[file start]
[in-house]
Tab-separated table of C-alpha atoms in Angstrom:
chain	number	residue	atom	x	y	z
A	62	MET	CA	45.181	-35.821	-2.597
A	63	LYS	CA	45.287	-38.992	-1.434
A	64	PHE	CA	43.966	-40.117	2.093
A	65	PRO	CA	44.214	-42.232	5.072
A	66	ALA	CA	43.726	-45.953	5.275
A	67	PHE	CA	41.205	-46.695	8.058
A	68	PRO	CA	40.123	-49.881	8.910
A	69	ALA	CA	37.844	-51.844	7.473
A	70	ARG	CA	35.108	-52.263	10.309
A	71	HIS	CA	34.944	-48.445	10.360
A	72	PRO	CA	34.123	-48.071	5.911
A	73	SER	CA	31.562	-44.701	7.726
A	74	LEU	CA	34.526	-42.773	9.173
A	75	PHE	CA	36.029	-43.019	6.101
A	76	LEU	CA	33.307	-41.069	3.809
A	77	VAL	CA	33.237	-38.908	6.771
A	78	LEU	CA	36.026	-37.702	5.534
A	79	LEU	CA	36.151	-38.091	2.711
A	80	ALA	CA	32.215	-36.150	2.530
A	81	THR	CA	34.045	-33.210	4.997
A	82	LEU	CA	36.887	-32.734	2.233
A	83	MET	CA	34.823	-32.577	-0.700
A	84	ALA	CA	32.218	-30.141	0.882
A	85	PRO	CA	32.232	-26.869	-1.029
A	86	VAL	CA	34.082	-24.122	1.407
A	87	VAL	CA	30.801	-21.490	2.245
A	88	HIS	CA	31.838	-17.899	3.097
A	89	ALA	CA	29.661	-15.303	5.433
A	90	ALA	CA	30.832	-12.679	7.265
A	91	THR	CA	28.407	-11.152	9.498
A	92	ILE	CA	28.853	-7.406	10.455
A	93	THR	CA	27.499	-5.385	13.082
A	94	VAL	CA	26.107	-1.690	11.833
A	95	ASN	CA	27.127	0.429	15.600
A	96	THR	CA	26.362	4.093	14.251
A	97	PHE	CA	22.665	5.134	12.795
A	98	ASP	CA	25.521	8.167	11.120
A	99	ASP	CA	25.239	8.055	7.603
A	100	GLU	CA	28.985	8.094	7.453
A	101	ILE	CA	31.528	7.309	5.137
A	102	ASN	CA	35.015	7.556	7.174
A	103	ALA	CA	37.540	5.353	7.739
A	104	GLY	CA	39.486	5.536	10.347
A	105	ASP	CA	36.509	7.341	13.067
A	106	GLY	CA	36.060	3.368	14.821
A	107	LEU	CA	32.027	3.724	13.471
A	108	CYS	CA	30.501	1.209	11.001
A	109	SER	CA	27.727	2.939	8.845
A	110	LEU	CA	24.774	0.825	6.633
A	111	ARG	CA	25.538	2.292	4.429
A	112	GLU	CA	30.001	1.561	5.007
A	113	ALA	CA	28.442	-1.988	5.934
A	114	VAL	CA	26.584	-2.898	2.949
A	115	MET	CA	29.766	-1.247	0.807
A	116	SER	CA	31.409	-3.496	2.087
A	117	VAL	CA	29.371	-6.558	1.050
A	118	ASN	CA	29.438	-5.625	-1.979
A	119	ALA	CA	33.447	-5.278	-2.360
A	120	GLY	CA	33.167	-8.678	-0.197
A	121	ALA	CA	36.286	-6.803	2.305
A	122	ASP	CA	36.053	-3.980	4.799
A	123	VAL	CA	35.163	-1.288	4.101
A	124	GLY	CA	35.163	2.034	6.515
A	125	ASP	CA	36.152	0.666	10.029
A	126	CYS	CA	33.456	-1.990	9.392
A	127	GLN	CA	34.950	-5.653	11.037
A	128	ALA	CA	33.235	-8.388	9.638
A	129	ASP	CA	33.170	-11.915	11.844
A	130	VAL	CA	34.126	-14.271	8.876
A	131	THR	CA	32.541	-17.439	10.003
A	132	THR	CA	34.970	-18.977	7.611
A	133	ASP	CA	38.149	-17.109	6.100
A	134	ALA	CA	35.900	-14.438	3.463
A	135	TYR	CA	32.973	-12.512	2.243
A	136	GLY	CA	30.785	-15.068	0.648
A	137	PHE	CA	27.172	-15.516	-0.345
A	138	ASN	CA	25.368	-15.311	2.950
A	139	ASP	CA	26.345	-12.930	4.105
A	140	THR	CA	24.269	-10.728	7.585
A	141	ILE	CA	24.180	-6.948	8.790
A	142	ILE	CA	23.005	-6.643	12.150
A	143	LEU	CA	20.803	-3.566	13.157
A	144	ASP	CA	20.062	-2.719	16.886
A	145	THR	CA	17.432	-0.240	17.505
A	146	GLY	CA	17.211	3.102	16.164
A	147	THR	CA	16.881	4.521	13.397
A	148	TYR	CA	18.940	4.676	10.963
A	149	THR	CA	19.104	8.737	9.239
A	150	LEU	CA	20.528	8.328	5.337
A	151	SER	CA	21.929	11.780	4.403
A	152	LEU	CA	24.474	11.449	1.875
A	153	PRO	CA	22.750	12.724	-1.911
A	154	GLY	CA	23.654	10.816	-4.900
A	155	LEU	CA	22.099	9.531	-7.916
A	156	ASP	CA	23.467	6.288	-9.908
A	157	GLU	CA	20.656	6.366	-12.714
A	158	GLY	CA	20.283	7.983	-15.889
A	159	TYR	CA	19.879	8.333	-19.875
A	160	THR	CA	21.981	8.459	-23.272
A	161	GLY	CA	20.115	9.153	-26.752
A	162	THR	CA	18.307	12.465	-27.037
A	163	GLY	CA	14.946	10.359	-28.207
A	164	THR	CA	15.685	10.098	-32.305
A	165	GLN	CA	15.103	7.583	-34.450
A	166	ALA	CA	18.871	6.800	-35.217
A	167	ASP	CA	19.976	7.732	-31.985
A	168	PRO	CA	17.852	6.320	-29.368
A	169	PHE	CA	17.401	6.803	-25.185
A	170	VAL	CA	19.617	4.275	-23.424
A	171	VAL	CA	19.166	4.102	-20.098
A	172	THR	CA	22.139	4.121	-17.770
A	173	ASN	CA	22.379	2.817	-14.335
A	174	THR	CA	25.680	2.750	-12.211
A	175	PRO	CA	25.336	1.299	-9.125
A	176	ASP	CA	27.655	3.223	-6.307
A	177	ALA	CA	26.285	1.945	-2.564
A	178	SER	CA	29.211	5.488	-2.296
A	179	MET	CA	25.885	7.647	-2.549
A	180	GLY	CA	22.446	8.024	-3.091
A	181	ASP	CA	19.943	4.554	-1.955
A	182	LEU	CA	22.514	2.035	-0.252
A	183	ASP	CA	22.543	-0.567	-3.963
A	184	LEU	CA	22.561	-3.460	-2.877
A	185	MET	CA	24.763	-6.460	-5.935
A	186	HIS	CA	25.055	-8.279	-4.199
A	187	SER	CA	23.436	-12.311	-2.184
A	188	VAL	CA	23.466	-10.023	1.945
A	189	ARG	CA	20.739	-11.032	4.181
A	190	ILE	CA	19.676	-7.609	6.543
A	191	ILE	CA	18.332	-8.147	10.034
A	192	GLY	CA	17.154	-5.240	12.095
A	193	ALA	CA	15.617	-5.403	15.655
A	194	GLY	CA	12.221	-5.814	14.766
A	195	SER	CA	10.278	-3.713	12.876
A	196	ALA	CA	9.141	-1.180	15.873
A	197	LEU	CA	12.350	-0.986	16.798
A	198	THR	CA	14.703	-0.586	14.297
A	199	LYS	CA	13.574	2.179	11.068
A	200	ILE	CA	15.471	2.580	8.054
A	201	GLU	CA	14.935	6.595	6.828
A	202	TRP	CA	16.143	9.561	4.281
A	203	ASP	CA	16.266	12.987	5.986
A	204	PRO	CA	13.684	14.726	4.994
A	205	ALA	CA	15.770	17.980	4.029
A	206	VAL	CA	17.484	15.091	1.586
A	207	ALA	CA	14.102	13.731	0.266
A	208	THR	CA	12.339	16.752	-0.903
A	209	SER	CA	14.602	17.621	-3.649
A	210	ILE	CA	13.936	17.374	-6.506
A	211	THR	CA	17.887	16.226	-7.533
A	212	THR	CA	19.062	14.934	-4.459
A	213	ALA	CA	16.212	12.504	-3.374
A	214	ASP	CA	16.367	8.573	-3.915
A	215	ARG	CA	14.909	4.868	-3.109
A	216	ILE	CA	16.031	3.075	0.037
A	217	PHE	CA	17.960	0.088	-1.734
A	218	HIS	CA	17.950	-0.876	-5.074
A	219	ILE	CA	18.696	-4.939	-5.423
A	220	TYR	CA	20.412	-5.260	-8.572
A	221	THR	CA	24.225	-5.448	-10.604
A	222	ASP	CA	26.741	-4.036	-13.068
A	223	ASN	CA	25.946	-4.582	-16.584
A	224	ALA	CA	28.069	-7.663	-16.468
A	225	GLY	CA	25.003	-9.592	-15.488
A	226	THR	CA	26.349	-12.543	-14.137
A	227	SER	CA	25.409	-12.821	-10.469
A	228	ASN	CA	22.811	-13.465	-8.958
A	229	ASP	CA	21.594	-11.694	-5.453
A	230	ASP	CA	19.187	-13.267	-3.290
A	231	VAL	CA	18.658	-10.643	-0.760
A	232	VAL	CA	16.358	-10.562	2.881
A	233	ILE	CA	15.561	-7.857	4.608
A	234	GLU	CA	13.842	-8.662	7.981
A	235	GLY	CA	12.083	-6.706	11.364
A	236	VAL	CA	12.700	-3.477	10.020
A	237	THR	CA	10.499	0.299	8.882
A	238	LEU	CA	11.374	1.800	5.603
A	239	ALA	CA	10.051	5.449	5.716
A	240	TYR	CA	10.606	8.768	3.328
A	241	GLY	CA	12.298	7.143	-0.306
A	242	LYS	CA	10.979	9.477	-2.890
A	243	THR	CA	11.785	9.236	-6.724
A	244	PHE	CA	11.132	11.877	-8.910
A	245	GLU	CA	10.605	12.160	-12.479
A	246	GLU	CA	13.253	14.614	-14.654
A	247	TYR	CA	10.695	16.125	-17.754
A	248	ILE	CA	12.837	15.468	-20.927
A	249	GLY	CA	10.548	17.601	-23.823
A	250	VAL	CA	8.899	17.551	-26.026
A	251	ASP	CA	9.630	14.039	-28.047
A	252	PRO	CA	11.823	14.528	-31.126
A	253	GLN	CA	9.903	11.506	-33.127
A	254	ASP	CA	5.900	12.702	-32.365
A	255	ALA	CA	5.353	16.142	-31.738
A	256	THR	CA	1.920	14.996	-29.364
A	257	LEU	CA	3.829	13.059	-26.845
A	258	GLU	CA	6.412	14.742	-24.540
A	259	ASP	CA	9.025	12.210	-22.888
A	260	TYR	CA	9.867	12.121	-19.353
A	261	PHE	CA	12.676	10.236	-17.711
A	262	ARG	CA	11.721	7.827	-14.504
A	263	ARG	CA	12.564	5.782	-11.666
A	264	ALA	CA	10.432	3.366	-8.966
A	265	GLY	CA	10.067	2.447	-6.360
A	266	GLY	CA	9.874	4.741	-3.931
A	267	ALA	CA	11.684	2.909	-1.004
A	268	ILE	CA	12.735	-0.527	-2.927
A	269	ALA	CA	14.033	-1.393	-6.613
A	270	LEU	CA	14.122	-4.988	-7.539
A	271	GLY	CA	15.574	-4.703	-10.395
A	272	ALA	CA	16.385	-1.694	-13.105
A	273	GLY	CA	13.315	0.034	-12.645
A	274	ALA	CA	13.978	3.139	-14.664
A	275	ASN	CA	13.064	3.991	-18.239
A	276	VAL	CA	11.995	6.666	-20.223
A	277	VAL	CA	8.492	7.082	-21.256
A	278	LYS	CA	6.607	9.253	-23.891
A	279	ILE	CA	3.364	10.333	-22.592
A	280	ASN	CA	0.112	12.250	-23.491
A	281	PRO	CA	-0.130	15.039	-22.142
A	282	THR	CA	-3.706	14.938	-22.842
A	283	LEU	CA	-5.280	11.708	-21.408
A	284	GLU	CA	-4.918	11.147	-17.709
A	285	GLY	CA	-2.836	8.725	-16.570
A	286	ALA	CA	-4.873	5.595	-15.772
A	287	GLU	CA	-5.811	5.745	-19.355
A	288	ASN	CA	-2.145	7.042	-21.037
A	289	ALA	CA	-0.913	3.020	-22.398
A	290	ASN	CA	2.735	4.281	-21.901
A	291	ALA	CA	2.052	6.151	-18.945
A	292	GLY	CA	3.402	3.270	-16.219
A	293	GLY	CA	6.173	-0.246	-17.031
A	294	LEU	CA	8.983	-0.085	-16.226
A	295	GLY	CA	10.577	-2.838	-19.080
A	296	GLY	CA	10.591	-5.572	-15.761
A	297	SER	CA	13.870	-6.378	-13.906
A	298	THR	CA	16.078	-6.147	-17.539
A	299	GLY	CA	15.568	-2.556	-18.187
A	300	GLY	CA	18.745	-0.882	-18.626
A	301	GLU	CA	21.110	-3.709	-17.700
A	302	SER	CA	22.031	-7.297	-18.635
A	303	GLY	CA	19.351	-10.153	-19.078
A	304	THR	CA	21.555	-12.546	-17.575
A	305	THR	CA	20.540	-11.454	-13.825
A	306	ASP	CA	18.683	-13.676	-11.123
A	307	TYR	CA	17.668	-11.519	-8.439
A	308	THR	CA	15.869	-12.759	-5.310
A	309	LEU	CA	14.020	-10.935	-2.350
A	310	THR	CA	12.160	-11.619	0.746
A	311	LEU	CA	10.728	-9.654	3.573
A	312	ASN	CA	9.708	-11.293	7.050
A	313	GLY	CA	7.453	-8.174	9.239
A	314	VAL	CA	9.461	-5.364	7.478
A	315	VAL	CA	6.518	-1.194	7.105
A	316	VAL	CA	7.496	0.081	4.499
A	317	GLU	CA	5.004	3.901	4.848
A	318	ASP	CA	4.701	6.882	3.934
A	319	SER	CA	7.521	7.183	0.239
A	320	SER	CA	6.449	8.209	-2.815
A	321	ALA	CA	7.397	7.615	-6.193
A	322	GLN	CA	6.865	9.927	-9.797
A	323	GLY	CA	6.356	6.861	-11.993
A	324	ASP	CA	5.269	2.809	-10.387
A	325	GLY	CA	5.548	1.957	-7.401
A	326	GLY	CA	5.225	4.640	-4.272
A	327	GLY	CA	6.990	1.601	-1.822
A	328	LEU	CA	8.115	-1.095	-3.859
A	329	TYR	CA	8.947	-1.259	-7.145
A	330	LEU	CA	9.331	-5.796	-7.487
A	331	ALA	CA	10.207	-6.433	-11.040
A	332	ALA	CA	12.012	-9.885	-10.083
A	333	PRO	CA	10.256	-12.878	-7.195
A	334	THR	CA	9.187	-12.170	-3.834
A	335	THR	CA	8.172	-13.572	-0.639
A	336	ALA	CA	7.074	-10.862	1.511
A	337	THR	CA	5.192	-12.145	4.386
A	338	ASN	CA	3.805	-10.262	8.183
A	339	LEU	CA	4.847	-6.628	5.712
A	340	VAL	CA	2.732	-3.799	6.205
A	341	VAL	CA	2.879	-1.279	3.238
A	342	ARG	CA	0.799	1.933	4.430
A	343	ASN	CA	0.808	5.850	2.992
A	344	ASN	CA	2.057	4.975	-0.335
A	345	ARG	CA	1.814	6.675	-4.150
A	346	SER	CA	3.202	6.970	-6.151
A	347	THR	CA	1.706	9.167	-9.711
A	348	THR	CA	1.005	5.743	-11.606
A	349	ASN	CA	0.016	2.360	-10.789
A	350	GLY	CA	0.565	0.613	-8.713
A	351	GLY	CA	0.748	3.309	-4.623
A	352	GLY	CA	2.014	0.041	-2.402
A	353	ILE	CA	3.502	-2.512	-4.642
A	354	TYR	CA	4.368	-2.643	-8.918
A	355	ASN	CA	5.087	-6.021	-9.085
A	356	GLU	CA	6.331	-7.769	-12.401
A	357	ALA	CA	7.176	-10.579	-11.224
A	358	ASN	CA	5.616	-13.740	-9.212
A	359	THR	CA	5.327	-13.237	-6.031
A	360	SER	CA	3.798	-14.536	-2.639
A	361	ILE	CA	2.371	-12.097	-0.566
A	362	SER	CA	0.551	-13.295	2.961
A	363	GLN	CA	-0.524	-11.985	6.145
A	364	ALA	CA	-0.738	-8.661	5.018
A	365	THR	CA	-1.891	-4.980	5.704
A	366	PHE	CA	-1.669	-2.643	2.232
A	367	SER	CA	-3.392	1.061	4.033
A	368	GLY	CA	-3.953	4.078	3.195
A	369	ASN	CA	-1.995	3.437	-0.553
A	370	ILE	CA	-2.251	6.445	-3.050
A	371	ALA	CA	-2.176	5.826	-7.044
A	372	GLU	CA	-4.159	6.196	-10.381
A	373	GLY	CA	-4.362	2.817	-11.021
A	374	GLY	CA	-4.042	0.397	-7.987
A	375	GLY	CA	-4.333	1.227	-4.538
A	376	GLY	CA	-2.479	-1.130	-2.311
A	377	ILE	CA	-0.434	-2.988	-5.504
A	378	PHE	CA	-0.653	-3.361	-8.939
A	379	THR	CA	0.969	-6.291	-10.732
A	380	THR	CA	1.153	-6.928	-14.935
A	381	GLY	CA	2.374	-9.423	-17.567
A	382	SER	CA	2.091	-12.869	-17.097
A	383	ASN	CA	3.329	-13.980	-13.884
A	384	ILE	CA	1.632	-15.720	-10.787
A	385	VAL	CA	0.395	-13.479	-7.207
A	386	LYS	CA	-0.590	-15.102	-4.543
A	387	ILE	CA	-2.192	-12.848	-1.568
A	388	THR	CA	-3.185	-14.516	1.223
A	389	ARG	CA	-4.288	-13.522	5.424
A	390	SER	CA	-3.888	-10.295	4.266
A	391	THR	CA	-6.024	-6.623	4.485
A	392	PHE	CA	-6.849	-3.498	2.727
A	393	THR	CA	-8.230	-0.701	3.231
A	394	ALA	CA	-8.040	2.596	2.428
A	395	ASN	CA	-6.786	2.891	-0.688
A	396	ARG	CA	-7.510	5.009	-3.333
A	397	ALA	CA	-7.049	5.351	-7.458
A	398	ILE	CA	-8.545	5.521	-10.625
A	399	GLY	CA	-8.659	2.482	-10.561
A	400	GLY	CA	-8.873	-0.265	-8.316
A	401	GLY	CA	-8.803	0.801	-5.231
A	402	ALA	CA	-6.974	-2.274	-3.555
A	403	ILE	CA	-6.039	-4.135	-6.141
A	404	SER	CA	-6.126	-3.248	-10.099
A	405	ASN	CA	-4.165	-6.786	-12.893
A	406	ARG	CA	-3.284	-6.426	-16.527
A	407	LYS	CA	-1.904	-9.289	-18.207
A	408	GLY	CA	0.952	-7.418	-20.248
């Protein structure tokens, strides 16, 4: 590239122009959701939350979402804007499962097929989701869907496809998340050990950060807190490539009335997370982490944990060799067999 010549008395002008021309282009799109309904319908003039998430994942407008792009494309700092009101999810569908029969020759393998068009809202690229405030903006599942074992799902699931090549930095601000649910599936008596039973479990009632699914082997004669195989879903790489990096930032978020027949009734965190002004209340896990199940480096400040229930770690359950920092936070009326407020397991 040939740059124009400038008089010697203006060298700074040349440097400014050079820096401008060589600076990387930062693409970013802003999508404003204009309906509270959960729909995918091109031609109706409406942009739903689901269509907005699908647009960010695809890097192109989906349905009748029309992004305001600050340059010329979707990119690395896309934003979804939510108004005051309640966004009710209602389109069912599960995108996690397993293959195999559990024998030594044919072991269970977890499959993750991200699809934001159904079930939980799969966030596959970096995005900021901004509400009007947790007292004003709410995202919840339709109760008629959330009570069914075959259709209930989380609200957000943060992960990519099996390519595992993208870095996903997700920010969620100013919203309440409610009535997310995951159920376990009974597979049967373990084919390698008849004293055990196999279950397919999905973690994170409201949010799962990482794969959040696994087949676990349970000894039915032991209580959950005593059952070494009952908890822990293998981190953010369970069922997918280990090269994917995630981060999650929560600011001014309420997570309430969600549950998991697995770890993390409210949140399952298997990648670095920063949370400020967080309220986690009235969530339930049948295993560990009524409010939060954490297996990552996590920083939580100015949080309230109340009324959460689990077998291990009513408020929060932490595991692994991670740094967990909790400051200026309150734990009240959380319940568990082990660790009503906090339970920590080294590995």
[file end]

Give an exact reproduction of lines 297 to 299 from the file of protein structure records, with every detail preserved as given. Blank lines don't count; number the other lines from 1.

A	355	ASN	CA	5.087	-6.021	-9.085
A	356	GLU	CA	6.331	-7.769	-12.401
A	357	ALA	CA	7.176	-10.579	-11.224